Gains can raise expectations that cannot be met.
Identity can be effected. The feeling of being in between two worlds can make you more lonely.
There is also the possibility that normalization can lead to the loss of special skills and autistic traits that you value.

Personal Autonomy 
Having personal autonomy and being able to make decisions is good.
But autonomy requires communication which may require interventions to increase functionality.

Personhood
Your sense of personhood is not just about autonomy in the social world. It is about autonomy over your inner world.
When making ethical decisions for others (eg parents and professionals making decisions for children) and determining their best interests, we should be clear about whether we are seeking to mitigate impairments or enhance existing predispositions.
Increased functionality should not happen at the expense of  a loss of personal identity.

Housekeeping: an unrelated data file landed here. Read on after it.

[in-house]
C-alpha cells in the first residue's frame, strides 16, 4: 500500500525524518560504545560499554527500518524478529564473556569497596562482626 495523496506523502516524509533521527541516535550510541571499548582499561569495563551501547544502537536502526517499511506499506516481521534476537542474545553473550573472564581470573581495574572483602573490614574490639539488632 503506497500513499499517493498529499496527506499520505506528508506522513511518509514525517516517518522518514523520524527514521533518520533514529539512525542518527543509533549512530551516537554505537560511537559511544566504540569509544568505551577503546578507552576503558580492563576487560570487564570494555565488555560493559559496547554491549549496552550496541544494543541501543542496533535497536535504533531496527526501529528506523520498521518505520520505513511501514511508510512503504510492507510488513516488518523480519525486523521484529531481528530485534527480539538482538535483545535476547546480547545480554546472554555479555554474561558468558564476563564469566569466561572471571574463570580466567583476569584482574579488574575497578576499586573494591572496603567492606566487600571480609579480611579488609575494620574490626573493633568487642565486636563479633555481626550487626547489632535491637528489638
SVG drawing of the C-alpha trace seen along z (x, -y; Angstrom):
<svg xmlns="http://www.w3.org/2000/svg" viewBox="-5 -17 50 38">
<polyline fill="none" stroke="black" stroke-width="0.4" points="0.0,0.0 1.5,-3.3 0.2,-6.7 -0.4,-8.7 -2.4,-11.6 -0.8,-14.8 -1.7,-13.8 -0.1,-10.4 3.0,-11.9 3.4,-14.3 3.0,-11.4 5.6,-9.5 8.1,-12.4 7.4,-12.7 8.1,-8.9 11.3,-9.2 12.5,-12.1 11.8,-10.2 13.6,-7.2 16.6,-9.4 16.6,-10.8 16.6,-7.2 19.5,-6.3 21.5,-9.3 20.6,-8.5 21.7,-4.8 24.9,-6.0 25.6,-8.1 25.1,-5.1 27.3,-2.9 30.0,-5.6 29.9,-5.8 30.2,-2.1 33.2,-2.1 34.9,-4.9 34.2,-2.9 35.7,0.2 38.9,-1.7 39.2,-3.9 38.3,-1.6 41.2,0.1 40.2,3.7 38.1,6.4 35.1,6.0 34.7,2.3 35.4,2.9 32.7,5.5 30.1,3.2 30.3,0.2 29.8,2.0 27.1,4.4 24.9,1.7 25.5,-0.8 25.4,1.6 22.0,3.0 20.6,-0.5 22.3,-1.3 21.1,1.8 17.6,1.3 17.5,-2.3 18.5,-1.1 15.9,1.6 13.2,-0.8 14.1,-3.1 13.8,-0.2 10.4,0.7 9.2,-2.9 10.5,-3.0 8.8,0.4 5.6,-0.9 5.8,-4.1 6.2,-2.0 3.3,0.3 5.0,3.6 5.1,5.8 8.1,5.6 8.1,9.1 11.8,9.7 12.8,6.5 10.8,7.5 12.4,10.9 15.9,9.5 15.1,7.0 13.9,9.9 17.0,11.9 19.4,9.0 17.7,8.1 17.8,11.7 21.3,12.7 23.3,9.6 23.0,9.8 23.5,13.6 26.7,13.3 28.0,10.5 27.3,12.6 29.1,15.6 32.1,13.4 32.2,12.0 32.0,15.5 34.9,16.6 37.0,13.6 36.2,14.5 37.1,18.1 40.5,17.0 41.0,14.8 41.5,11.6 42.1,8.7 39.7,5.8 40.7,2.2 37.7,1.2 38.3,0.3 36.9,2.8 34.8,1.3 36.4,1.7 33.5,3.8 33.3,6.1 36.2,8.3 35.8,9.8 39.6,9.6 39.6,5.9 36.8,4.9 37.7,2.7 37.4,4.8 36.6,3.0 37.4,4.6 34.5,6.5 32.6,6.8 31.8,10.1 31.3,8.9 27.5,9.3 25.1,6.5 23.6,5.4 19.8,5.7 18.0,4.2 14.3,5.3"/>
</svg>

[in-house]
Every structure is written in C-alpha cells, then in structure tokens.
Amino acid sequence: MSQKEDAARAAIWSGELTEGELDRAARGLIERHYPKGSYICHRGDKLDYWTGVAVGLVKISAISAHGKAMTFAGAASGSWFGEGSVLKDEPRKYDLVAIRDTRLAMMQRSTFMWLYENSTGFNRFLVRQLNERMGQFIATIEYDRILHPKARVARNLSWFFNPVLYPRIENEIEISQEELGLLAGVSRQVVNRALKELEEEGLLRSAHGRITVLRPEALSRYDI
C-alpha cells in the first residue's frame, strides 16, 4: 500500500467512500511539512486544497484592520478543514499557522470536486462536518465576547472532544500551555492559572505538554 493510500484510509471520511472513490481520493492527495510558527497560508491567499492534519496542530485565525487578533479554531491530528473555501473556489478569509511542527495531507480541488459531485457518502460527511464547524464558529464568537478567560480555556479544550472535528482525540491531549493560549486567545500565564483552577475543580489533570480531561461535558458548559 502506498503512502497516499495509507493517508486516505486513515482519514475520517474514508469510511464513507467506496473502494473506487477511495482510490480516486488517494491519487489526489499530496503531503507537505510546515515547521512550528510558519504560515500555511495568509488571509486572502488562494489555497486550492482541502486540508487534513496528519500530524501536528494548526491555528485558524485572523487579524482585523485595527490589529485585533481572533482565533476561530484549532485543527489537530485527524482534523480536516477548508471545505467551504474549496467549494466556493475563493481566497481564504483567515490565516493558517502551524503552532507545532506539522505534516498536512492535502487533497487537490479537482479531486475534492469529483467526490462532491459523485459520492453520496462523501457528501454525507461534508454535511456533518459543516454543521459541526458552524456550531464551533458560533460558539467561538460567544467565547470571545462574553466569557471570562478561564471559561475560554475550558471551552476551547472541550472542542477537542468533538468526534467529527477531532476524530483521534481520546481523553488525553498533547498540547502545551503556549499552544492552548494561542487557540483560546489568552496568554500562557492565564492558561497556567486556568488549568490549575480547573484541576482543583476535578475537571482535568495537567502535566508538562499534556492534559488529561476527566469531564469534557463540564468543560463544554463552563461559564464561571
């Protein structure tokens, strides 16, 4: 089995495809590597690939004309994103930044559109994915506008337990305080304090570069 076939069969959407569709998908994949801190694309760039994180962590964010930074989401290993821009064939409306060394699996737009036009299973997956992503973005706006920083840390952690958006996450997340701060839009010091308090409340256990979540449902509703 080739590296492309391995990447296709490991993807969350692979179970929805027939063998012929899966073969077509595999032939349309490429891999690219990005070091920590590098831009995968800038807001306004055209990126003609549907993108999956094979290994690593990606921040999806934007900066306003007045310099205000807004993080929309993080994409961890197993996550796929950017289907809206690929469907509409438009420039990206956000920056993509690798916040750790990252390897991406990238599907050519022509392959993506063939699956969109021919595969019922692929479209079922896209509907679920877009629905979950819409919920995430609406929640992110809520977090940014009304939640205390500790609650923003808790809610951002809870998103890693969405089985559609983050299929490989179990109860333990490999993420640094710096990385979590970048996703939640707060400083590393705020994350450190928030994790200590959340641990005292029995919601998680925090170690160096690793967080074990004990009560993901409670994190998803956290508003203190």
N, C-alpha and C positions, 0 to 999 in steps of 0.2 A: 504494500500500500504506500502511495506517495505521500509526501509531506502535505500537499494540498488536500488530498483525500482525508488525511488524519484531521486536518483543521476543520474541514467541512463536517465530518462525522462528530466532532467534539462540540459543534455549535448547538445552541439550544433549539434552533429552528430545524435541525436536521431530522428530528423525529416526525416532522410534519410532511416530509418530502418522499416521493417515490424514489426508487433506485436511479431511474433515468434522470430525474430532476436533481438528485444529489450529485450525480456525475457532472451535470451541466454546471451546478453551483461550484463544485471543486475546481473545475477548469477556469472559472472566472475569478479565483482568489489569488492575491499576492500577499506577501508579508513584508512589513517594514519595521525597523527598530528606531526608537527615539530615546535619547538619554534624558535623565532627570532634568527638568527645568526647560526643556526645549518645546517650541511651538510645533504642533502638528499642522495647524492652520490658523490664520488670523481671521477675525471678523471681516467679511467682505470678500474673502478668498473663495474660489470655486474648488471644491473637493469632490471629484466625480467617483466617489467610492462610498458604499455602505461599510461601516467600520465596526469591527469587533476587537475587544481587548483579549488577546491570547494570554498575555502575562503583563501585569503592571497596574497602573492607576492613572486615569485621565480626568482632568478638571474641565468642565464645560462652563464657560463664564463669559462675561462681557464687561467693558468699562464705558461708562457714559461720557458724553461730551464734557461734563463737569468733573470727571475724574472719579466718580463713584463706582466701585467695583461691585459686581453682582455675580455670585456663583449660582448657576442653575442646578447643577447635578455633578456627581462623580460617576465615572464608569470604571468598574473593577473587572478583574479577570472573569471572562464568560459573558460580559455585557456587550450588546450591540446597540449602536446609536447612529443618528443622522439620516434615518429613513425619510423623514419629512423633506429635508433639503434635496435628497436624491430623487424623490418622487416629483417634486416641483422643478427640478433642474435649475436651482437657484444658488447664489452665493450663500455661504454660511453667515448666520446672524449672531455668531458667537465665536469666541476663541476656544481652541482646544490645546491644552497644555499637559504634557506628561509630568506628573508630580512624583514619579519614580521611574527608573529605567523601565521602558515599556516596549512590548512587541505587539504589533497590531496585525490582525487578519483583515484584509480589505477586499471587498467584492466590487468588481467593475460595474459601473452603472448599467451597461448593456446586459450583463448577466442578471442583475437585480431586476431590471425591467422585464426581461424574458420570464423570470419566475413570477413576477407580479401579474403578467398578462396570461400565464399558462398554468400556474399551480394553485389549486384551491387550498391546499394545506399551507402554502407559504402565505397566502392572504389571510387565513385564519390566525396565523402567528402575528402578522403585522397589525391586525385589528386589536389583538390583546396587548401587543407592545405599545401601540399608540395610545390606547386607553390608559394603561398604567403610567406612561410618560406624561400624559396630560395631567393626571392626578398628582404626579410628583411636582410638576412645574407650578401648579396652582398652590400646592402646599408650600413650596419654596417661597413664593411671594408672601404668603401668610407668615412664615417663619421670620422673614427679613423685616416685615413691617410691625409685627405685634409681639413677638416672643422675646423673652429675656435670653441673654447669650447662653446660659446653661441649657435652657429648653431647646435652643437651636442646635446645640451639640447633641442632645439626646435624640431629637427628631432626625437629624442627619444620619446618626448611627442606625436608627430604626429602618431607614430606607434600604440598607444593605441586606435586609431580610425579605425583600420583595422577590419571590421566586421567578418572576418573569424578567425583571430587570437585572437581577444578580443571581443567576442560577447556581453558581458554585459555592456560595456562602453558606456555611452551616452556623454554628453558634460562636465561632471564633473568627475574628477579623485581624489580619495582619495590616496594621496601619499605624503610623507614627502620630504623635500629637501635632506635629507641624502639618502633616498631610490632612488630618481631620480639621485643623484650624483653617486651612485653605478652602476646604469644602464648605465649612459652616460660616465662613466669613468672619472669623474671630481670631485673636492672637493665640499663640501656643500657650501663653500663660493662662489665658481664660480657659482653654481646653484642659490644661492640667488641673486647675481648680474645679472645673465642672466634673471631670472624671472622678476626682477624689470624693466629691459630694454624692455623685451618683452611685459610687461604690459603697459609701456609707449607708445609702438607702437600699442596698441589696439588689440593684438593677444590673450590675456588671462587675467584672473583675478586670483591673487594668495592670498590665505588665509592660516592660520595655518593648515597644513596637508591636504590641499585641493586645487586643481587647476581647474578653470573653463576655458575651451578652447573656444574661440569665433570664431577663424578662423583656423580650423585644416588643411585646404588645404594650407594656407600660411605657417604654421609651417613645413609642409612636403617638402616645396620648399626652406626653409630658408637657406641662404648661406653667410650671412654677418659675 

Conclusion 
Increasing functionality is a good that should be measured against the yardstick of enhancing personal autonomy and self esteem while protecting a person’s sense of who they are.

I am afraid that my notes do not do justice to a very thought provoking presentation. At one level we can all harbour regrets for the loss of innocence that is an inevitable part of growing up. But for most of us this seems like a natural process, albeit one that is profoundly influenced by the social and cultural values of the society in which we are raised. But what of the autistic innocent who seems indifferent to or unaware of these values? How far should we intervene in order to engage them in these linked processes of socialization and acculturation? Buckle reminds us that the benefits of increased functionality in the social world are not automatically to be welcomed. They have to balanced against their costs.